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“New age” is among the most disputed of categories in the study of religion in terms of agreeing content and boundaries. Because such disputes reproduce in miniature the debate about the cross-cultural stability of the category “religion”, studying “new age spiritualities” tantalizingly reproduces issues central to defining and theorizing religion in general. It is the aim of this volume to bring two areas of research normally kept apart – empirical study of new age spiritualities and serious theories of religion – into close and productive interaction, with a view to opening up a new primary data set for general theories of religion.
The classical theories of religion – for instance by Edward Burnett Tylor, James Frazer, William Robertson Smith, F. Max Müller, Sigmund Freud and Émile Durkheim – were built on a varied pick and mix of religious phenomena. Some of these authors consulted ancient religions, as did Frazer and Robertson Smith; some looked to India as Müller did (without actually going there); while many were interested in so-called “primitive” cultures, as were both Tylor and Durkheim. None of these “armchair” masters did fieldwork, but relied on reports from missionaries, travellers and other reportage. And even if they tried to build their foundation on the data of pluralized formations, their ideas were mainly inspired by their concept of Christianity, as Evans-Pritchard persuasively argued in Theories of Primitive Religion (1965).
New Age and holistic beliefs and practices - sometimes called the "new spirituality" - are widely distributed across modern global society. The fluid and popular nature of new age makes these movements a very challenging field to understand using traditional models of religious analysis. Rather than treating new age as an exotic specimen on the margins of "proper" religion, New Age Spirituality examines these movements as a form of everyday or lived religion. The book brings together an international range of scholars to explore the key issues: insight, healing, divination, meditation, gnosis, extraordinary experiences, and interactions with gods, spirits and superhuman powers. Combining discussion of contemporary beliefs and practices with cutting-edge theoretical analysis, the book repositions new age spirituality at the forefront of the contemporary study of religion.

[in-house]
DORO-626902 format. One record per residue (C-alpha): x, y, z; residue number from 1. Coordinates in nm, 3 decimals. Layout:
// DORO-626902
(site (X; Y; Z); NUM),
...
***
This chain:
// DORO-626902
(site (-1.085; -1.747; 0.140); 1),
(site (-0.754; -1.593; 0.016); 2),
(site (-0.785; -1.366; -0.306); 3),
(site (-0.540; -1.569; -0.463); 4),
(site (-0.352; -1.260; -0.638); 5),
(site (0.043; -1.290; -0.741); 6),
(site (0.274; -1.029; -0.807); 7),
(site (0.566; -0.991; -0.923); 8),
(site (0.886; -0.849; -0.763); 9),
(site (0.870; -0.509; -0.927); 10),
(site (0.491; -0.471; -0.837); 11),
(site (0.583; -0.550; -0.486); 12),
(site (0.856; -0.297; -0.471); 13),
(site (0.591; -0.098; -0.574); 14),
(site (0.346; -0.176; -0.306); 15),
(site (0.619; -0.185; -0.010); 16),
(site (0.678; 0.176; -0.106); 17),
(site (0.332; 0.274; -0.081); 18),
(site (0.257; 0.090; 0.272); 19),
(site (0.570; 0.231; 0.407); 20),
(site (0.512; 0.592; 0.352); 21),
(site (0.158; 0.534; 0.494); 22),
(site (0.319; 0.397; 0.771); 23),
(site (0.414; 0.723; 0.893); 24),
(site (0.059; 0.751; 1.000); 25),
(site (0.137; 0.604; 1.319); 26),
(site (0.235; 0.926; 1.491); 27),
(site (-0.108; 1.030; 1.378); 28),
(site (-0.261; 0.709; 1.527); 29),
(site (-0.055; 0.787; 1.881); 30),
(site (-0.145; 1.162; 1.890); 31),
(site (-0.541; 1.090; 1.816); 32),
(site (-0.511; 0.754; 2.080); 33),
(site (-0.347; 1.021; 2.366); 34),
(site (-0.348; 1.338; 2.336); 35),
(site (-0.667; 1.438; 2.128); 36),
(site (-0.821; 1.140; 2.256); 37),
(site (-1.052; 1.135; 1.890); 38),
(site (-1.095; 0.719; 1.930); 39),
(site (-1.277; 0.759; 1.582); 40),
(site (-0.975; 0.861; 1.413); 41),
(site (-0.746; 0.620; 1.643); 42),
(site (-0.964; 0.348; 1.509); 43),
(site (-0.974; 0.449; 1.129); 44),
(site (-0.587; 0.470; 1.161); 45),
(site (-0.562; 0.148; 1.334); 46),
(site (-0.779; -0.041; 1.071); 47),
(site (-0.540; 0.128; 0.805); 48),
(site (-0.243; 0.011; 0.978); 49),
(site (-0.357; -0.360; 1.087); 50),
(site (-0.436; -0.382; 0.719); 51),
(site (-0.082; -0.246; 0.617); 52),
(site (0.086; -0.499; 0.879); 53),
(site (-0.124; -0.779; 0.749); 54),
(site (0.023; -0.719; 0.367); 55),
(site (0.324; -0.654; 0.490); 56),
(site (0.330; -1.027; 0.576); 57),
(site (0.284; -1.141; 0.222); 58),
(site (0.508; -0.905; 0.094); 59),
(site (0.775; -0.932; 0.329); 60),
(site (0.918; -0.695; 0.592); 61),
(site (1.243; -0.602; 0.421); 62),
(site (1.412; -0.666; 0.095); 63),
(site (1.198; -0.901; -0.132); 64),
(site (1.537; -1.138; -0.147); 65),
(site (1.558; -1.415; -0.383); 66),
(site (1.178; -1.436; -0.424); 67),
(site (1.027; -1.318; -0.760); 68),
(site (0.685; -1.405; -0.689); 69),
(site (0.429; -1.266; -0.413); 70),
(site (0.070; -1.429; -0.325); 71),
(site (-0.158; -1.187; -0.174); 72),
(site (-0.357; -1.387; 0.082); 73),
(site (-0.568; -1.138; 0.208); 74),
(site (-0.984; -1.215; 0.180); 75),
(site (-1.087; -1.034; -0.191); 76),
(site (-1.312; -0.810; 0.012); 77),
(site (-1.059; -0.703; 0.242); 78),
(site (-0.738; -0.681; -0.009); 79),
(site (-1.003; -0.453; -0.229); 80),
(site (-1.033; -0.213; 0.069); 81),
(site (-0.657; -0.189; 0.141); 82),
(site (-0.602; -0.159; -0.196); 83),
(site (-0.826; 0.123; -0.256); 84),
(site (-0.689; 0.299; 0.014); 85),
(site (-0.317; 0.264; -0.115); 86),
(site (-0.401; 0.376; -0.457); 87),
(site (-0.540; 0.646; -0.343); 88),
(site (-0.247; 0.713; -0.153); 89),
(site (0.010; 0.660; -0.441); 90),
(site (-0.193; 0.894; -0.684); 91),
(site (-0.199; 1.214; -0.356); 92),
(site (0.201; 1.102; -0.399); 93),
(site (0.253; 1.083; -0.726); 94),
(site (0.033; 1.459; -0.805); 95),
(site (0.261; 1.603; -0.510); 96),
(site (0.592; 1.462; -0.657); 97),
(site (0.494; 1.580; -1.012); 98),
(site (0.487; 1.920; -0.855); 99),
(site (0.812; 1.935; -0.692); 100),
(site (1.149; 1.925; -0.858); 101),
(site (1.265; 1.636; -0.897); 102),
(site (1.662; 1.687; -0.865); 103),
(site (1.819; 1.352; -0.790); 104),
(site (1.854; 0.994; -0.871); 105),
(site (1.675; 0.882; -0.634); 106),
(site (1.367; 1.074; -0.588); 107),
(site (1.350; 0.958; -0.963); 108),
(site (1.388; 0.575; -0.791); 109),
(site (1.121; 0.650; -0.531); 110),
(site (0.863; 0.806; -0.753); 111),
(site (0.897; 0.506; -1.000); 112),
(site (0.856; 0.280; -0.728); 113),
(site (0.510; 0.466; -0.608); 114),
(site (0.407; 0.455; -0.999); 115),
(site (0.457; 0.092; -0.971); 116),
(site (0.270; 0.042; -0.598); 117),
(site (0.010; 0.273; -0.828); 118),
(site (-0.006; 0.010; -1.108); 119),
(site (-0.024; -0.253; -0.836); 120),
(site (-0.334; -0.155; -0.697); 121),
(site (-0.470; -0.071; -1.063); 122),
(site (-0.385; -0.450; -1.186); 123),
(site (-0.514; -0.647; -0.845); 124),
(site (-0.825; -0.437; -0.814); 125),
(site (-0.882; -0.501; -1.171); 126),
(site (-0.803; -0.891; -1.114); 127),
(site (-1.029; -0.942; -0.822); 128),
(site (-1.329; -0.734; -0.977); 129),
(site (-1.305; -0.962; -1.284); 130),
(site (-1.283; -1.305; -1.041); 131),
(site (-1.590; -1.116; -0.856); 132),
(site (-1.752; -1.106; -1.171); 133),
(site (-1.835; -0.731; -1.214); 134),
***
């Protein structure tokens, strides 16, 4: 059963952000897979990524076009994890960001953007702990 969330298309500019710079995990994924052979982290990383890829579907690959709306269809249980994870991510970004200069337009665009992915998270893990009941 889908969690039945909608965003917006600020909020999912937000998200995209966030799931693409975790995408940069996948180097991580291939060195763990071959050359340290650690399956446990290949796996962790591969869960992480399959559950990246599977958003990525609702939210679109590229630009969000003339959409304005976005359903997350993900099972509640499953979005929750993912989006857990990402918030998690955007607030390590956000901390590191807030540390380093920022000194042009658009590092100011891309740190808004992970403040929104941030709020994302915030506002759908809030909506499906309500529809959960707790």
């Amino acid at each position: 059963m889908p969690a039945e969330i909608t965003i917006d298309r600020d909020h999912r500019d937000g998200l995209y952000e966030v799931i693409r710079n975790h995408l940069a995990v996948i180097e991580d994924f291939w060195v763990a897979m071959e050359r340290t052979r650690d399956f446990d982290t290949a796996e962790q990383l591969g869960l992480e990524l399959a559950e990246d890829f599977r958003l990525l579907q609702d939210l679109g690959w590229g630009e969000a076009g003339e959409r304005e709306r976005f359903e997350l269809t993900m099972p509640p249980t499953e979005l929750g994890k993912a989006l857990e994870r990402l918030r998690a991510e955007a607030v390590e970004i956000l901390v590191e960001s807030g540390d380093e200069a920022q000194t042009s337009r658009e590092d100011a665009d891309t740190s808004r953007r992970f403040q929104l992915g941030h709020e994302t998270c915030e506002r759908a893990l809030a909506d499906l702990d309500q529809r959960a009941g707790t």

This chapter argues that recurring uncertainties in demarcating “new age” phenomena are in important respects an effect of conceptual constraints upon our thinking about “religion” in general. These constraints are imposed by the existing taxonomy of religious formations, which is derived from the prototype of a “world religion”! The apparent broadening of this taxonomy from the early 1970s on, through the use of adjunct terms like “new religion” and “new religious movement”, while appearing to differentiate and pluralize representations of religious formations, in fact left the basic prototype undisturbed and even strengthened. Under its terms, the popular practices and beliefs which circulate under the name “new age” (and related modern rubrics such as “holistic”) can only register on the conceptual radar of religion as an anomalous or residual category. The often-remarked problem of defining new age is therefore better understood not as an empirical question – we now know a fair amount about the varieties of beliefs and practices in circulation – but as a fresh and pressing example of how our concepts (continue to) construct our data. The world religions paradigm is a recognized conceptual problem in the study of South Asian traditions, especially in relation to “Hinduism” (Fitzgerald 1990; Geaves 2005). “New Age” phenomena raise similar questions, but now in relation to the construction of religion in a “Western” context.